Top Android news of the week: Cyanogen, Verizon on security, install apps in search

In Android this week we had news of Cyanogen teaming up with Microsoft, Google will let searchers install Android apps from within search results, and Verizon says Android security is not very good.
Written by James Kendrick, Contributor

Verizon says Android security is a mess but mobile malware is not prevalent

We often hear warnings about Android security and how mobile malware is everywhere. A security report from Verizon says that yes, security in Android is not very good. It goes on to state that serious malware on mobile devices is not very widespread, contrary to what was previously believed.

The Verizon report is important as the researchers gathering informaton had millions of data points due to the size of the Verizon network to help reach the conclusions.

Source: ZDNet

Cyanogen Android OS to integrate Microsoft services and apps

Cyanogen has been in the news a lot lately with its stated mission of taking Android away from Google. It will be introducing its Cyanogen Open OS Platform later this year intended to entice device makers away from Android proper.

It has entered into an agreement with Microsoft to include Office, Skype, OneDrive, OneNote, Outlook and Bing services with the new OS platform.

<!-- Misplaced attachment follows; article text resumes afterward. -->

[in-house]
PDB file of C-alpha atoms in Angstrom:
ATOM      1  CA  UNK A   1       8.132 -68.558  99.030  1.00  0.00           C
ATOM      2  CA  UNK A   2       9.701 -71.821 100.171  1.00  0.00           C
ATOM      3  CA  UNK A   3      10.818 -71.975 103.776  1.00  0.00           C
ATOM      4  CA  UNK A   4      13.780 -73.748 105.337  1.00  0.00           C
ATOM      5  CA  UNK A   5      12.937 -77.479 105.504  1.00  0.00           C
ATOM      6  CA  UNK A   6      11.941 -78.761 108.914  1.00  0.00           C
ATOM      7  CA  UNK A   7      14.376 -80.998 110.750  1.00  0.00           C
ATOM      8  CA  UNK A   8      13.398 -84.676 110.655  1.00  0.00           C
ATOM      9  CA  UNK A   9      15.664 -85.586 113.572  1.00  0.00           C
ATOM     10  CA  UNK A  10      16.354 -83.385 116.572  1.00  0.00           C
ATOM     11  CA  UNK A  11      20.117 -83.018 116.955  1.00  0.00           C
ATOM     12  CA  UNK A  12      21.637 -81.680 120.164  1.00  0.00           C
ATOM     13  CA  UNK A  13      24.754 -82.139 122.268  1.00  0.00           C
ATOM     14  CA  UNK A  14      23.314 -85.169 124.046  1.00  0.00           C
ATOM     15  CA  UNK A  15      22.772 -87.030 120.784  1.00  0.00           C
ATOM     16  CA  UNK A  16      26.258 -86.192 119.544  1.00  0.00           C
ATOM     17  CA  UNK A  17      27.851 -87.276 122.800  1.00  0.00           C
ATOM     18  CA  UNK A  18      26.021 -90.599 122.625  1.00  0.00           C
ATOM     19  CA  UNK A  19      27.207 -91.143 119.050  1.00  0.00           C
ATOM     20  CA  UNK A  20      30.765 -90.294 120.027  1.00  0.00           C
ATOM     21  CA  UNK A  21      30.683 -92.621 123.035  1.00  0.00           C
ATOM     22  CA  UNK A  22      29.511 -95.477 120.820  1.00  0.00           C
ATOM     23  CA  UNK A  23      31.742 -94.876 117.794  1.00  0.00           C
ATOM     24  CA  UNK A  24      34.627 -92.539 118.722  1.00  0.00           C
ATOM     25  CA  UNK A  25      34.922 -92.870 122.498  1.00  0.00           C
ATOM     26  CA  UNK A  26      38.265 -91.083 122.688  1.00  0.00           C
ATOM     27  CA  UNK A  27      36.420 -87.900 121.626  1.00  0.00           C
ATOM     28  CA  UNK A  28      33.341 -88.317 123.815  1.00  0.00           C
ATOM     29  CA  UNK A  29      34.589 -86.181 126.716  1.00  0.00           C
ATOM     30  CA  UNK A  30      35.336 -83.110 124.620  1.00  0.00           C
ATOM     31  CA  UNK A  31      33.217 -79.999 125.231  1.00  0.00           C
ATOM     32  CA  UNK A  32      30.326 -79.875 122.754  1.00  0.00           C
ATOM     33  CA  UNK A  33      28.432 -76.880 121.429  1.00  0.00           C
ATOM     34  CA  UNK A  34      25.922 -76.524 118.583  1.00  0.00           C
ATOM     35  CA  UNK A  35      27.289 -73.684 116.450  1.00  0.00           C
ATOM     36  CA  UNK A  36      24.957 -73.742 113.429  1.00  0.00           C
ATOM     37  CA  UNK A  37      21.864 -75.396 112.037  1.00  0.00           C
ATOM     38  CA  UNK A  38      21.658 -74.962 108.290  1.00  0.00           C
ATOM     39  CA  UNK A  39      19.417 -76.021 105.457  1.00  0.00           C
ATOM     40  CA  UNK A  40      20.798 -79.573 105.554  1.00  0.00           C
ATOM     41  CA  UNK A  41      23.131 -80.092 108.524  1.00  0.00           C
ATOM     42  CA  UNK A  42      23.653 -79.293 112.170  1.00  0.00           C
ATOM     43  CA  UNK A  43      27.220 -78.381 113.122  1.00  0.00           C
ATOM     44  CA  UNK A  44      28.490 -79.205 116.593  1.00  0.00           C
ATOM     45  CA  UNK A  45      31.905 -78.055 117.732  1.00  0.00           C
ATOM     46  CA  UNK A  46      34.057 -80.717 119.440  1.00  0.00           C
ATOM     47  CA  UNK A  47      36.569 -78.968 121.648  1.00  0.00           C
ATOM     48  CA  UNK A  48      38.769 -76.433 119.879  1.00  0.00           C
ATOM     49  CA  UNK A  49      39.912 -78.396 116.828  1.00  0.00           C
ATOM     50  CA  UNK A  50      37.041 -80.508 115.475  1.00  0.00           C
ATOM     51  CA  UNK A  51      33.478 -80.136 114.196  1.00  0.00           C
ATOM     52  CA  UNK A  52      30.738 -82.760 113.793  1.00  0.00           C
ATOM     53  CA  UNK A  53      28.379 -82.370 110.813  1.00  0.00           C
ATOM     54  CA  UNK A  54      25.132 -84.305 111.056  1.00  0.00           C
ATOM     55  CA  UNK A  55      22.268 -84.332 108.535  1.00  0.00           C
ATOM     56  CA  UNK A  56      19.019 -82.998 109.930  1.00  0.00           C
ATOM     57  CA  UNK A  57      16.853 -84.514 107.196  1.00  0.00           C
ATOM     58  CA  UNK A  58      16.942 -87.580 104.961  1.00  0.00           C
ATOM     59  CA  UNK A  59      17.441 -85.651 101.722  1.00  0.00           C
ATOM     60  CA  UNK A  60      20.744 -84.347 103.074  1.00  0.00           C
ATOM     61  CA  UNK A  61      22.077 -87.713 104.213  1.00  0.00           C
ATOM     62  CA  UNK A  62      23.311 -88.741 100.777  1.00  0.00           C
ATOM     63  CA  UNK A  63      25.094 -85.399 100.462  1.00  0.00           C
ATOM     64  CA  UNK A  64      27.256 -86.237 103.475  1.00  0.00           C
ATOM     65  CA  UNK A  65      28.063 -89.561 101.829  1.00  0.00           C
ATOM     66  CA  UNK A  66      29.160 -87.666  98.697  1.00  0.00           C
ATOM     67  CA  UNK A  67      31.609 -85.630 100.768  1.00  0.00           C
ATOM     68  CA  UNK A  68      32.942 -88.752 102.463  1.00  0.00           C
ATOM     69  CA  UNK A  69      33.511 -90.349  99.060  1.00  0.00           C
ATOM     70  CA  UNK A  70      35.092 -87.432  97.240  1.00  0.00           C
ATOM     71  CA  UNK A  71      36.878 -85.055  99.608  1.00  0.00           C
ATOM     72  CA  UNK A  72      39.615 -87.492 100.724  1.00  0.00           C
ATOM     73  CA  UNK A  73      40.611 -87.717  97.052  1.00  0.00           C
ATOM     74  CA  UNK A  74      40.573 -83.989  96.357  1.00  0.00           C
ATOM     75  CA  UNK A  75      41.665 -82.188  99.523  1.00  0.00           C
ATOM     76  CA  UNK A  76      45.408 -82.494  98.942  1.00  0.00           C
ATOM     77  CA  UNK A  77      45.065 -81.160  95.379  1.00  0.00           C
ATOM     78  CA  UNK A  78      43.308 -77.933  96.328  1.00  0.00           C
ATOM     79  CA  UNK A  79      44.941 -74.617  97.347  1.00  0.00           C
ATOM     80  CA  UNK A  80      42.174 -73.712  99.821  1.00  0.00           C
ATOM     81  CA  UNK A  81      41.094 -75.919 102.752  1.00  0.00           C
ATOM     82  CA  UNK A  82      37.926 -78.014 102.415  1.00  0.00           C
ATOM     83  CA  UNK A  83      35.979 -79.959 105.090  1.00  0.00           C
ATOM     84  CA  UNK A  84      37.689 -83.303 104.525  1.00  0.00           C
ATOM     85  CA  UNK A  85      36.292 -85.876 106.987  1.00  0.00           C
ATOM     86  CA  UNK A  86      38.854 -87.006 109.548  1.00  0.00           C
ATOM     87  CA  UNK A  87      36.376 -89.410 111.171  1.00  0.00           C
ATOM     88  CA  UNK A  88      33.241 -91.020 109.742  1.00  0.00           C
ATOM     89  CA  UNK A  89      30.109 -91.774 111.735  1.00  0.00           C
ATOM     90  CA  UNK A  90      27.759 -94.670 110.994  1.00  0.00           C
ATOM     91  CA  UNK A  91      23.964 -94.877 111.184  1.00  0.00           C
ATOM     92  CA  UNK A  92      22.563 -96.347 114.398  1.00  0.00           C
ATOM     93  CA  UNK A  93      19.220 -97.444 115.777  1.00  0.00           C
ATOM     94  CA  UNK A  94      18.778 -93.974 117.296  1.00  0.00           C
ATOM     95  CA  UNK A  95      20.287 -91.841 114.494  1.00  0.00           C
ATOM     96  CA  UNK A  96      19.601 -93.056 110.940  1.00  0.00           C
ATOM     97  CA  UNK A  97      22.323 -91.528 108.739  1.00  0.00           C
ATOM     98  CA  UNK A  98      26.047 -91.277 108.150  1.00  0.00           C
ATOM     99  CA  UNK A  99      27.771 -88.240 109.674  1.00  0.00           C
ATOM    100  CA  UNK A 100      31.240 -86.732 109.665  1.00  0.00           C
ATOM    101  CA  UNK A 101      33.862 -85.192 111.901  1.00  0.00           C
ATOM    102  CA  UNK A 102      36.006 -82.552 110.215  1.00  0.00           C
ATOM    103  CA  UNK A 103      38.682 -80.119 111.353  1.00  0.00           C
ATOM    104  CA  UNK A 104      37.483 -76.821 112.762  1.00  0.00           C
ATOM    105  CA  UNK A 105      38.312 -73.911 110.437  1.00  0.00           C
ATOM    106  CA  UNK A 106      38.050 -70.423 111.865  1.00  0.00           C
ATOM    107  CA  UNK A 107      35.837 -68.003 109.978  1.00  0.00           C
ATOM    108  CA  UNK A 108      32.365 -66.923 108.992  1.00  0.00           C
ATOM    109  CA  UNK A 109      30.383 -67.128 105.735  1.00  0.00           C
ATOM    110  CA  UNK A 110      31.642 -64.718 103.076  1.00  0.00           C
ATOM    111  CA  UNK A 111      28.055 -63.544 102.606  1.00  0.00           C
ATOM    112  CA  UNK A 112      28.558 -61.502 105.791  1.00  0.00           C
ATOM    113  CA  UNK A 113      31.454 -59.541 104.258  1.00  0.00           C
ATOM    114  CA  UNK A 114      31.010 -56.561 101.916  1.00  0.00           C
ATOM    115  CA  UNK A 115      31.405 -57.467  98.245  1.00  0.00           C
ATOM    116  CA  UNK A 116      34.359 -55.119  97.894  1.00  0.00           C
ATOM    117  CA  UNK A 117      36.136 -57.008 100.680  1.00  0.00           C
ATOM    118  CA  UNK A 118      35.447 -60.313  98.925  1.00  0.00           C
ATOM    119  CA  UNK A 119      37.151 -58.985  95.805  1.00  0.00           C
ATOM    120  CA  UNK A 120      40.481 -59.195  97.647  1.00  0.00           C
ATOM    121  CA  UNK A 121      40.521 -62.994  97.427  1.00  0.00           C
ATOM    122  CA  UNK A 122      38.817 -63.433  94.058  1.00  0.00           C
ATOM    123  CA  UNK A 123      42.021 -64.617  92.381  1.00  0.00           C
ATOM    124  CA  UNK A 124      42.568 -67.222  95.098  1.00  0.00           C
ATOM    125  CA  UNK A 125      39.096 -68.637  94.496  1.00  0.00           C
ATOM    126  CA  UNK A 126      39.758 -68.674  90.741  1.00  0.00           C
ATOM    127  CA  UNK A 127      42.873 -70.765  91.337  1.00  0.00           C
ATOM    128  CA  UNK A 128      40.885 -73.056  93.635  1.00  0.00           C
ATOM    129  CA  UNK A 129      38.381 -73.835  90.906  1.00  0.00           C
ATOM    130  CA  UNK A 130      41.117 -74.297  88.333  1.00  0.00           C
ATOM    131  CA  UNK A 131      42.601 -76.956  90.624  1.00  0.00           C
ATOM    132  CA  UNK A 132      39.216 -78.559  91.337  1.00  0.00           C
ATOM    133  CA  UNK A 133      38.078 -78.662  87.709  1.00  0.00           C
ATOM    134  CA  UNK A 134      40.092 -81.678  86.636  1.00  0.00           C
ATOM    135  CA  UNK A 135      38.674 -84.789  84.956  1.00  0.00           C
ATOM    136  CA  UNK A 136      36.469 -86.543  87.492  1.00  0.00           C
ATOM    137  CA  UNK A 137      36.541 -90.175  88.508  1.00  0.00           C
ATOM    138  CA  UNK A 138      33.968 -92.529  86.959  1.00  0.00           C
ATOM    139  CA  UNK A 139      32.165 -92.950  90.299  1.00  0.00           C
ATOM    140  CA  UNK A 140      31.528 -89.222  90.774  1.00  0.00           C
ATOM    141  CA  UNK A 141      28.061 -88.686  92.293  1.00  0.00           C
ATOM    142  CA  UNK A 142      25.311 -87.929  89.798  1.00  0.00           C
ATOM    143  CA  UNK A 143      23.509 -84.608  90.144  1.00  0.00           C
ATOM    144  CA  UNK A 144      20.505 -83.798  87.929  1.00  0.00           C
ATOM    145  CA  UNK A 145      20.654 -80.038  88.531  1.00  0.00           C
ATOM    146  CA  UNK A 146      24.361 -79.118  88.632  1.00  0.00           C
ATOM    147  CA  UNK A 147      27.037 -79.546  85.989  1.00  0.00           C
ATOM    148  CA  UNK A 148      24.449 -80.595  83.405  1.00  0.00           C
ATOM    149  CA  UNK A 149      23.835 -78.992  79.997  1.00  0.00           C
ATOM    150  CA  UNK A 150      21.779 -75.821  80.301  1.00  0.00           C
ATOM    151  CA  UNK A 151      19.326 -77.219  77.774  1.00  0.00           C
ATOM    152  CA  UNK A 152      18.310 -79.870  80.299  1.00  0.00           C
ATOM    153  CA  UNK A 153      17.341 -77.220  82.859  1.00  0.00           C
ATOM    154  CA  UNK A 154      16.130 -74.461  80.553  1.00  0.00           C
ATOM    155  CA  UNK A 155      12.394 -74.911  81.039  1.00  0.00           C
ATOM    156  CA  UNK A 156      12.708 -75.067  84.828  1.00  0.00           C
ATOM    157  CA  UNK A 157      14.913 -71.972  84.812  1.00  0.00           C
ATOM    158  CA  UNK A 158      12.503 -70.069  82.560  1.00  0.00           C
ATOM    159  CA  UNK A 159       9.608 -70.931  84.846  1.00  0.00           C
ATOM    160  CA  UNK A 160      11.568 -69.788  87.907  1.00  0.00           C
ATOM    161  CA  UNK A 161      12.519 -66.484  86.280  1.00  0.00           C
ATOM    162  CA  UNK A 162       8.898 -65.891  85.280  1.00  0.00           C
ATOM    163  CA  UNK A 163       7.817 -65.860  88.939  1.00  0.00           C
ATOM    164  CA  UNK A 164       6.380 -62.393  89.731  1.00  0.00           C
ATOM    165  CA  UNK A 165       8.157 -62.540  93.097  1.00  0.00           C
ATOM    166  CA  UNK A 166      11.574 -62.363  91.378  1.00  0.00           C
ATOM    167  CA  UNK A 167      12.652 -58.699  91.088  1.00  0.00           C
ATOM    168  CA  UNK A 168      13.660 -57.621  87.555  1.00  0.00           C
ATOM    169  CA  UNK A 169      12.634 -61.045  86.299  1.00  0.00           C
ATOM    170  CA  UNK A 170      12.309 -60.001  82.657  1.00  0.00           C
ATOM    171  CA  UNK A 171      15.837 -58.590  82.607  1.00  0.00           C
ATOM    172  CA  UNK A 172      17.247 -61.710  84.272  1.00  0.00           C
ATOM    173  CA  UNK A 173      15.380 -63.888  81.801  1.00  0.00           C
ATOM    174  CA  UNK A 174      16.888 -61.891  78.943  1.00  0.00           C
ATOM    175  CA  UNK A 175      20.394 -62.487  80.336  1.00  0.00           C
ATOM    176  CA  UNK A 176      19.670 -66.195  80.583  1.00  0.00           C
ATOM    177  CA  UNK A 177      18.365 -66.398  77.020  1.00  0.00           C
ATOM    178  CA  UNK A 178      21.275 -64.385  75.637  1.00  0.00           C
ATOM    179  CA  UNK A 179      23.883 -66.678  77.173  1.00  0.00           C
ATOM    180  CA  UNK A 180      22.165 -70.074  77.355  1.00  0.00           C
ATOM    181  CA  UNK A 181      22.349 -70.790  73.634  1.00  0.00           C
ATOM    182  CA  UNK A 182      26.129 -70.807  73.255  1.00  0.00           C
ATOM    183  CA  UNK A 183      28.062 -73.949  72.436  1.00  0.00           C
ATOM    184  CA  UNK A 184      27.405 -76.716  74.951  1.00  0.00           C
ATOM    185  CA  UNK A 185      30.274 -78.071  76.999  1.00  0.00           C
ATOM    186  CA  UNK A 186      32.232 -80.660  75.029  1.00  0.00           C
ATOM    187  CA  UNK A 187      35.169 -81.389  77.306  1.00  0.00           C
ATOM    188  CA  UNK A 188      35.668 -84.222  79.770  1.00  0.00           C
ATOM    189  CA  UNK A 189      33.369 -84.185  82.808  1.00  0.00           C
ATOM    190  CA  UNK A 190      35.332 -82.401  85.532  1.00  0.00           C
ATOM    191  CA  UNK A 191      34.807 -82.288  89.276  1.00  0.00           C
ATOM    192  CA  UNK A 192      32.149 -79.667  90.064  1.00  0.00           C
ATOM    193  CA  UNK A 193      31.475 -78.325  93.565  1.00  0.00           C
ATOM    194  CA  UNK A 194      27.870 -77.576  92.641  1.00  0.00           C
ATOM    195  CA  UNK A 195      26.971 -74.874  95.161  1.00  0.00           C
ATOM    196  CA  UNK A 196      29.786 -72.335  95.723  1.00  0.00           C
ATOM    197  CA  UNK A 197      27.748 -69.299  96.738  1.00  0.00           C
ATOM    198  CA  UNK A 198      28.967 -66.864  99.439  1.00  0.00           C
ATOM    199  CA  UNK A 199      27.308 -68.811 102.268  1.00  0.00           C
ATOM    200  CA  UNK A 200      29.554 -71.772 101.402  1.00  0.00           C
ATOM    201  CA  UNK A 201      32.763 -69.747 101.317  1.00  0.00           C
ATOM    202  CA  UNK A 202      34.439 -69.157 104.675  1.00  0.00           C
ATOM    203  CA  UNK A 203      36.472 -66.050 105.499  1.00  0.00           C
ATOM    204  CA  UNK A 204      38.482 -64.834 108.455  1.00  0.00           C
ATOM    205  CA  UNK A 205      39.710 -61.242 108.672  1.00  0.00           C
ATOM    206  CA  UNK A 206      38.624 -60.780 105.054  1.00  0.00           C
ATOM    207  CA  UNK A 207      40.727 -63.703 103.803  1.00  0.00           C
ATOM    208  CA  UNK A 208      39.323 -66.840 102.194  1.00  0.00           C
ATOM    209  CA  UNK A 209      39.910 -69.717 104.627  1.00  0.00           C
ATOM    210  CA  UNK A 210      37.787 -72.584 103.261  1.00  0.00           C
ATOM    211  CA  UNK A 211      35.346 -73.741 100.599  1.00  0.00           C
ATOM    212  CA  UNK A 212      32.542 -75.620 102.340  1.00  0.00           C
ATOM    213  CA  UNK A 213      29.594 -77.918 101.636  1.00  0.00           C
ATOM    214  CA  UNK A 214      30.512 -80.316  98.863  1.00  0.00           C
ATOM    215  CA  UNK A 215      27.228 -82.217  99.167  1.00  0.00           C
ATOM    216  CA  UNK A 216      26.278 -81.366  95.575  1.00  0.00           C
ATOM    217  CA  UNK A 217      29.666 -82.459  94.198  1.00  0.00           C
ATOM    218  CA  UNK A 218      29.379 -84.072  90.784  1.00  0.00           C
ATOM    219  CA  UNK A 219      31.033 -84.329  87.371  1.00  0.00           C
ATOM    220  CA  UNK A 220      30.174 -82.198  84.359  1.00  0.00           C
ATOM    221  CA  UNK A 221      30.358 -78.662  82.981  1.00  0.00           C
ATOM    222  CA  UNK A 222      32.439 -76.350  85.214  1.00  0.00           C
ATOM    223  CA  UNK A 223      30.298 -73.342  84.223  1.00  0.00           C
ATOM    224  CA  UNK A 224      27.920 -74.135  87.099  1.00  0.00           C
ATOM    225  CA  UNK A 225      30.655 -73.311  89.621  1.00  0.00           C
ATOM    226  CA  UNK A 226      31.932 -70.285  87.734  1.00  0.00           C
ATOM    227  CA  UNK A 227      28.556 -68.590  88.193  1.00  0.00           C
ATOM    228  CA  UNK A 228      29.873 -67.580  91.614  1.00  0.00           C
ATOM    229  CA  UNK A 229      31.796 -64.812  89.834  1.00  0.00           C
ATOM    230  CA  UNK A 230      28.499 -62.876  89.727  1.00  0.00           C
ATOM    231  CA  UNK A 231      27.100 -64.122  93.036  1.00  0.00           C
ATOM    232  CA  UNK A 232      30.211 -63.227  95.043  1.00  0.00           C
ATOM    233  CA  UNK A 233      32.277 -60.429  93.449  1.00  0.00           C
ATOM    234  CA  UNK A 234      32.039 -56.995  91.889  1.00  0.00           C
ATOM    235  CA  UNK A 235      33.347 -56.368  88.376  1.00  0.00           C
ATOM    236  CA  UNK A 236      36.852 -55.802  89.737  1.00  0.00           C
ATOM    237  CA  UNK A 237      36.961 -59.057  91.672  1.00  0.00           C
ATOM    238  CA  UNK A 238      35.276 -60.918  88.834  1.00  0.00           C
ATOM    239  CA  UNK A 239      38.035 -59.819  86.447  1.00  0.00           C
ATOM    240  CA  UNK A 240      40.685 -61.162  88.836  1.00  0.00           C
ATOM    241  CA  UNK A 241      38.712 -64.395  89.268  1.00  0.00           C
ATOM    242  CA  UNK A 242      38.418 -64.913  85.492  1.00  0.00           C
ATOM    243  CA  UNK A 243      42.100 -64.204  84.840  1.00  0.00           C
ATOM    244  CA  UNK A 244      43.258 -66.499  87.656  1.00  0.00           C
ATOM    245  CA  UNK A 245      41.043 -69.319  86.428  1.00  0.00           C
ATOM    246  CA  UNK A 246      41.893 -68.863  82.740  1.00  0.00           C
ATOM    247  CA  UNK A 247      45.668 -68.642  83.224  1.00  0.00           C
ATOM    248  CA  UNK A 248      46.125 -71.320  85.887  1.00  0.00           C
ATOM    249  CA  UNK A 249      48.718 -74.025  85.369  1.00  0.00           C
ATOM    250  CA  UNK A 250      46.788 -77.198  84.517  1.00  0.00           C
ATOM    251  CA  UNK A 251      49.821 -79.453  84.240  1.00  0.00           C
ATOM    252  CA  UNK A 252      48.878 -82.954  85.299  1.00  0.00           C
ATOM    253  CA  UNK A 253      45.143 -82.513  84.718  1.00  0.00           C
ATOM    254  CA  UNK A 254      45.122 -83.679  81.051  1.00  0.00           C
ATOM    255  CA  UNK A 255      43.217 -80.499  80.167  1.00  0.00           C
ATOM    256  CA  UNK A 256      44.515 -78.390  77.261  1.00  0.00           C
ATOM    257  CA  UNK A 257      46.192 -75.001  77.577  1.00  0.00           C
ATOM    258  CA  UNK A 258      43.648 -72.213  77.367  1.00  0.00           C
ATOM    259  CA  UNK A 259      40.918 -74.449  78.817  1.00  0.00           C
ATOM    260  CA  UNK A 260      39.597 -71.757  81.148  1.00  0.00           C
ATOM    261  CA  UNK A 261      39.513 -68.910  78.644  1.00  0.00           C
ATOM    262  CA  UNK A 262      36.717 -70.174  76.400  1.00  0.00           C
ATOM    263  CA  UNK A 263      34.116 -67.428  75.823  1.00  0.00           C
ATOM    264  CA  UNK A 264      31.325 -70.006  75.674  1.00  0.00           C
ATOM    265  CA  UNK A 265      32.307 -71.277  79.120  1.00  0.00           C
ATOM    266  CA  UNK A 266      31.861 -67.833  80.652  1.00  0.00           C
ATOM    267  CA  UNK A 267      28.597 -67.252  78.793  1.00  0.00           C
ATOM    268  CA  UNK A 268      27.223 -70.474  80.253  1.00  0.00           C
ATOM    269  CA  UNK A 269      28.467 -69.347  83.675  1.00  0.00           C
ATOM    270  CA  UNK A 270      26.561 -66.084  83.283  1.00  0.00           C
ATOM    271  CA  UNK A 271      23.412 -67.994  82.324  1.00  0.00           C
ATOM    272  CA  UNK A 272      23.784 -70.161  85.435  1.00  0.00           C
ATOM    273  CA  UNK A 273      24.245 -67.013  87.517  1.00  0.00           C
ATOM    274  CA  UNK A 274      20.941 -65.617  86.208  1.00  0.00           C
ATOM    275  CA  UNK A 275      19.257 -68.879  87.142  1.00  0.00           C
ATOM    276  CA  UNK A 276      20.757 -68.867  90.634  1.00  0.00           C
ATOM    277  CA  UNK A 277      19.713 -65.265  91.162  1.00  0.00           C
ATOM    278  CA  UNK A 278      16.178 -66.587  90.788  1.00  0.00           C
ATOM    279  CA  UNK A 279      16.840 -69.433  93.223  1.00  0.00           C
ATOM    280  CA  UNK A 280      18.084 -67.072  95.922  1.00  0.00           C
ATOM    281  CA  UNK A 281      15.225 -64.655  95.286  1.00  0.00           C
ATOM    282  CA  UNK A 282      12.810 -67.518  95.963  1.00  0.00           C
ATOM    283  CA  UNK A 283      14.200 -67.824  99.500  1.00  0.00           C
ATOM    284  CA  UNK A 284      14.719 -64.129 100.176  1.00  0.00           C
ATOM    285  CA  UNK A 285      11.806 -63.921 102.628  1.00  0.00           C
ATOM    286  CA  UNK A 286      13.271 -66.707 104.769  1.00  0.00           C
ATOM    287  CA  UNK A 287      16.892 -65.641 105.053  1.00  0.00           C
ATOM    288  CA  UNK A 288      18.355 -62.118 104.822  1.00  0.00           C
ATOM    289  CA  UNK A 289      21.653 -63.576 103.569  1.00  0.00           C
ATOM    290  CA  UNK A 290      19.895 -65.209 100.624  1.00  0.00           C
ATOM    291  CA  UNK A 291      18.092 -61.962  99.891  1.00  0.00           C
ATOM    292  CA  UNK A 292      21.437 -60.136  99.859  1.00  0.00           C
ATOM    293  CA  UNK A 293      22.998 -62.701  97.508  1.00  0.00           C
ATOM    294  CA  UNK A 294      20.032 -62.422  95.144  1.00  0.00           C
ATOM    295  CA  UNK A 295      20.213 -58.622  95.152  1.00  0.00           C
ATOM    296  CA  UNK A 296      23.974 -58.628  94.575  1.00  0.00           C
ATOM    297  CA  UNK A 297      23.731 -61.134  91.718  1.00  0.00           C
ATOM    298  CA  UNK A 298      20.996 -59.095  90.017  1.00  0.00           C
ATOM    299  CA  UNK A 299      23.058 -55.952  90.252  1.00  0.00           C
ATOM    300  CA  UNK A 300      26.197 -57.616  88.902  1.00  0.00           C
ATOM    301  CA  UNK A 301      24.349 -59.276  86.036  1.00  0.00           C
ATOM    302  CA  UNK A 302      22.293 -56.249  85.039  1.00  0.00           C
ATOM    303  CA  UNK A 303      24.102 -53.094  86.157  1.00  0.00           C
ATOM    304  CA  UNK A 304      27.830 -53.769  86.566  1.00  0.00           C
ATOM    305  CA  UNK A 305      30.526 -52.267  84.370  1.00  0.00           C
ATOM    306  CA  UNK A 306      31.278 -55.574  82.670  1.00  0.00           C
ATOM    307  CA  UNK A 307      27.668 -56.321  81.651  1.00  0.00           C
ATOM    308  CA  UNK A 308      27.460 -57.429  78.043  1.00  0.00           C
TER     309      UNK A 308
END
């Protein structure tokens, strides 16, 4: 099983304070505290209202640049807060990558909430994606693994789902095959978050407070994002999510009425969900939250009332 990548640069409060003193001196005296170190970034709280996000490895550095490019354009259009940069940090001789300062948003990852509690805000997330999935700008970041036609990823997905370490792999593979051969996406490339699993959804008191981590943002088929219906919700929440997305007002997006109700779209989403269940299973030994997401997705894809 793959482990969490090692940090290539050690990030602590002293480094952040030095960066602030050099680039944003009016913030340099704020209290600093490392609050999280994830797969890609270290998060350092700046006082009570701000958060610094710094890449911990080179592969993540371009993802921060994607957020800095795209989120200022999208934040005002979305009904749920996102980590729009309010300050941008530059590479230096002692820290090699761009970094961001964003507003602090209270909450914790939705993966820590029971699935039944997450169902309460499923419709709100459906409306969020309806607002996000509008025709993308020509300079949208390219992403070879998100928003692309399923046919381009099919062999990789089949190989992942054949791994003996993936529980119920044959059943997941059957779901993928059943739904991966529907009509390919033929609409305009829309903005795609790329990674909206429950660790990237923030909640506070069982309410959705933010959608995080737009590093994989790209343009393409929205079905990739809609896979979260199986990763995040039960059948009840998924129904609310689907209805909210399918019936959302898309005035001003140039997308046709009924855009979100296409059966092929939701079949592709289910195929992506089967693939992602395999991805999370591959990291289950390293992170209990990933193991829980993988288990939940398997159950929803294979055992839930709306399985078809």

Source ZDNet

Android for Work app released for older hardware

A couple of months ago Google launched the Android for Work initiative aimed at helping BYOD programs keep personal information separate from corporate data. It lets corporate IT control BYOD phones used in the workplace, while keeping them out of owner's personal date.

To help in this effort, Google released the Android at Work app for phones running Android 4.x. This brings benefits of the program to those using pre-Lollipop devices.

Source: TNW

Google opens app indexing to include install buttons in search results

Google has been indexing apps for a while now and including pertinent info from apps in regular search results. Users running a search would only see app information in the results for apps they had installed.

The company sent a message to app developers on one of its blogs that says app info will now appear in results for apps the searcher does not have installed. The results will include a button to install apps in search results. The intent is to reward Android app developers by letting Google searches pitch apps that folks don't have.

Source: Google

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